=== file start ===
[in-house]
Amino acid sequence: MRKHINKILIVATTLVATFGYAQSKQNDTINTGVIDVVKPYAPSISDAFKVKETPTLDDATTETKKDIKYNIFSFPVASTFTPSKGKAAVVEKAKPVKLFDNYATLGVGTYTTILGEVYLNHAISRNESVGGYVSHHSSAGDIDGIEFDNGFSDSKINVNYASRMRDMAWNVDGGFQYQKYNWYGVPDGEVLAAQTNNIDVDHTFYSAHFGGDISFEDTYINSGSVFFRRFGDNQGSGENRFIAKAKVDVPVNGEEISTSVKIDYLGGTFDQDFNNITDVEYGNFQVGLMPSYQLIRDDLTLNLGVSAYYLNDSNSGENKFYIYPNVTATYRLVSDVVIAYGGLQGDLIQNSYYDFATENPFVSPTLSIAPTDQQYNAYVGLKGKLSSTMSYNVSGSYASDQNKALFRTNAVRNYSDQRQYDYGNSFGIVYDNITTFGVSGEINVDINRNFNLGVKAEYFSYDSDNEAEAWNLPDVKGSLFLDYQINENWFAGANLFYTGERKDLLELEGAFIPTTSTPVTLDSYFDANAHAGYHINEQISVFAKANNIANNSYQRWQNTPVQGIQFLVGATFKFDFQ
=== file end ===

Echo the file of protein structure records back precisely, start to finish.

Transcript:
[in-house]
Amino acid sequence: MRKHINKILIVATTLVATFGYAQSKQNDTINTGVIDVVKPYAPSISDAFKVKETPTLDDATTETKKDIKYNIFSFPVASTFTPSKGKAAVVEKAKPVKLFDNYATLGVGTYTTILGEVYLNHAISRNESVGGYVSHHSSAGDIDGIEFDNGFSDSKINVNYASRMRDMAWNVDGGFQYQKYNWYGVPDGEVLAAQTNNIDVDHTFYSAHFGGDISFEDTYINSGSVFFRRFGDNQGSGENRFIAKAKVDVPVNGEEISTSVKIDYLGGTFDQDFNNITDVEYGNFQVGLMPSYQLIRDDLTLNLGVSAYYLNDSNSGENKFYIYPNVTATYRLVSDVVIAYGGLQGDLIQNSYYDFATENPFVSPTLSIAPTDQQYNAYVGLKGKLSSTMSYNVSGSYASDQNKALFRTNAVRNYSDQRQYDYGNSFGIVYDNITTFGVSGEINVDINRNFNLGVKAEYFSYDSDNEAEAWNLPDVKGSLFLDYQINENWFAGANLFYTGERKDLLELEGAFIPTTSTPVTLDSYFDANAHAGYHINEQISVFAKANNIANNSYQRWQNTPVQGIQFLVGATFKFDFQ